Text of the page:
Keenan objected to the foreman’s testimony regarding the invoice arguing it was hearsay and further objecting that Plaintiffs failed to authenticate the document. The trial court overruled Keenan’s objections, primarily on the ground that the evidence was not hearsay but instead circumstantial evidence of identity. The jury awarded judgment against Keenan.

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Keenan appealed. The Court of Appeal reversed, concluding the foreman’s descriptions of the invoices at issue were hearsay. The California Supreme Court reversed the judgment of the Court of Appeal.

The court ruled that the foreman’s testimony about the invoices was being offered not for the truth of its contents, but instead to establish the link between Keenan and the foreman’s testimony that Keenan delivered pipes to the McKinleyville project. “[I]t is the combination of some characteristic that makes the document identifiable and the independent evidence connecting Keenan to the identifiable document that established the link.”

Other witnesses supported that link. Christeve’s bookkeeper testified that she recalled Keenan’s logo, “the K with a circle around it.” When asked why she remembered the logo she stated, “Because I know that we dealt with them, and [the logo] was unique, and I like it.” This evidence demonstrated that Keenan and Christeve did conduct business together during the relevant time. Keenan’s corporate representative acknowledged that Keenan sent customers invoices that bore Keenan’s name and logo. Thus, the court found that “[i]t was not unreasonable to infer [the foreman] was referring to the K logo acknowledged by Keenan’s representative.” “Taken together, the evidence was relevant to prove the disputed link between Keenan and the pipes, regardless of the content on the invoice.”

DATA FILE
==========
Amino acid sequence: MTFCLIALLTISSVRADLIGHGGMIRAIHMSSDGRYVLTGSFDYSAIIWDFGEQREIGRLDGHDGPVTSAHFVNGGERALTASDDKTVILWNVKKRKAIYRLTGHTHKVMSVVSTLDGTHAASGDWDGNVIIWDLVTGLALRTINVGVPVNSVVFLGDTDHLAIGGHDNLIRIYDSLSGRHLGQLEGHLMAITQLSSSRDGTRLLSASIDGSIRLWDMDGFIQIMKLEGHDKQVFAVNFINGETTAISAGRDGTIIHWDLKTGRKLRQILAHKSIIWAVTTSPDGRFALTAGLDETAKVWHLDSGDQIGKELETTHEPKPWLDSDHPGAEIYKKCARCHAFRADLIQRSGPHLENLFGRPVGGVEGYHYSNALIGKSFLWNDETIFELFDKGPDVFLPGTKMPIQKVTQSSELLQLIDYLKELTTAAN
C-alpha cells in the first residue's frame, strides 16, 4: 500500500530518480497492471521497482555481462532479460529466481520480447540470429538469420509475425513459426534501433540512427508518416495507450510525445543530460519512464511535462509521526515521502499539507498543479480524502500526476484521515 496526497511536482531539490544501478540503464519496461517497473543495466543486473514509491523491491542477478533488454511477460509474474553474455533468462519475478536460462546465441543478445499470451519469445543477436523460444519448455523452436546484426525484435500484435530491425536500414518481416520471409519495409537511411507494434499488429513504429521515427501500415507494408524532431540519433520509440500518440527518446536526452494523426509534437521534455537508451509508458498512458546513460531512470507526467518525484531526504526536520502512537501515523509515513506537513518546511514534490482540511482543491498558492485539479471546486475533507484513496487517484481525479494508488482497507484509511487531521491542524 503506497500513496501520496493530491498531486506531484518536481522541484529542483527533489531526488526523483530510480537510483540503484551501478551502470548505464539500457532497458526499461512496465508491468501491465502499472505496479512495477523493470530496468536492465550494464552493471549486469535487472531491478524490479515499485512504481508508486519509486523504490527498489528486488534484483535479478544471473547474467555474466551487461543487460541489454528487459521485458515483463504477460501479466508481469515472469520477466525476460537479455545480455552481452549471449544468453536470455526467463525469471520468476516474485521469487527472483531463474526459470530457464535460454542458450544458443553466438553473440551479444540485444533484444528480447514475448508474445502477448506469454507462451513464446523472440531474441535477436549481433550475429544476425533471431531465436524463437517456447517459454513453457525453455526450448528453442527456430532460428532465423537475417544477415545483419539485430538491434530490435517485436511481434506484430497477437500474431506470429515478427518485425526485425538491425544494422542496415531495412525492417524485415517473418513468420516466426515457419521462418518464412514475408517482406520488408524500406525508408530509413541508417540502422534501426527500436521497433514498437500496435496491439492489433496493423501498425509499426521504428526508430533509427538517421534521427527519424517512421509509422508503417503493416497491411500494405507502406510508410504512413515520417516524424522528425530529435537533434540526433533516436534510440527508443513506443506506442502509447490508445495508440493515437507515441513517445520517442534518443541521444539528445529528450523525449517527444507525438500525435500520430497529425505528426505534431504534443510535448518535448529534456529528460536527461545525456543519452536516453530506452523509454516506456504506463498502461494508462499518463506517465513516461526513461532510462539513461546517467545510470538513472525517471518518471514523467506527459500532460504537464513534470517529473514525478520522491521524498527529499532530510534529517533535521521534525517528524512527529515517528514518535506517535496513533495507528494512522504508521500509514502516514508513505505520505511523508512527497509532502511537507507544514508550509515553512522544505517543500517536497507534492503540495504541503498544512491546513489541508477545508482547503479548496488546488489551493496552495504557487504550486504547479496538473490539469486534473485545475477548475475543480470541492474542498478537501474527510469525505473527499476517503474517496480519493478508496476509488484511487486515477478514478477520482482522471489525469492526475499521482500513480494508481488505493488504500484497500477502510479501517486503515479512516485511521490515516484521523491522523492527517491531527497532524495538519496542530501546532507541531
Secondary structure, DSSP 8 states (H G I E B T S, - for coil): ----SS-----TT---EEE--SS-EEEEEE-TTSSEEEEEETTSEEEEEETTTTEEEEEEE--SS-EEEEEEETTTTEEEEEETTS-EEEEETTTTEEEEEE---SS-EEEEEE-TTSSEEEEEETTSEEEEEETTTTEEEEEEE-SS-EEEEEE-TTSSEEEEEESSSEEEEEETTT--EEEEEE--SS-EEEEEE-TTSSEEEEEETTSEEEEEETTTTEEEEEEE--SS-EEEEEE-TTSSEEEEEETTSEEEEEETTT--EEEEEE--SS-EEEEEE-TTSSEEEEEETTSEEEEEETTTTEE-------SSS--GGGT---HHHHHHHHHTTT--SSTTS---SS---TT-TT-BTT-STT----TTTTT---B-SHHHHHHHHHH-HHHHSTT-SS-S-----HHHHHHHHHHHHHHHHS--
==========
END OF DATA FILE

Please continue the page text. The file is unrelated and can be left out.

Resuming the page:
Does this mean that testimony about an invoice or other document that was itself lost long ago will always be admitted? Not necessarily. In California, though, defendants will not likely be able to exclude that testimony based on the hearsay rule.

Responding to “No Safe Dose” Revisited: That Is Not What Regulators Thought at the Time

Some time ago we posted on the topic of responding to the inevitable contention from plaintiff counsel that there is “no known safe dose of asbestos” or its frequent companion “every major health agency says there is no known safe dose.” These arguments are repeated as if they support the conclusion that since there was no known safe dose, every health agency always agreed that any dose was UNsafe. One of the thrusts of the earlier post was to point out that while the current scientific thinking might be that a safe dose has not been demonstrated, that was not the thinking of scientists and regulators in past years when exposures were actually occurring. As discussed before, throughout the 1950’s and 1960’s the State of California was stating that it had established a safe dose and it was at a level of 5 million particles per cubic foot as an 8 hour time weighted average over an entire career. We now cite to additional publications that there never was a consensus that any and all doses are unsafe.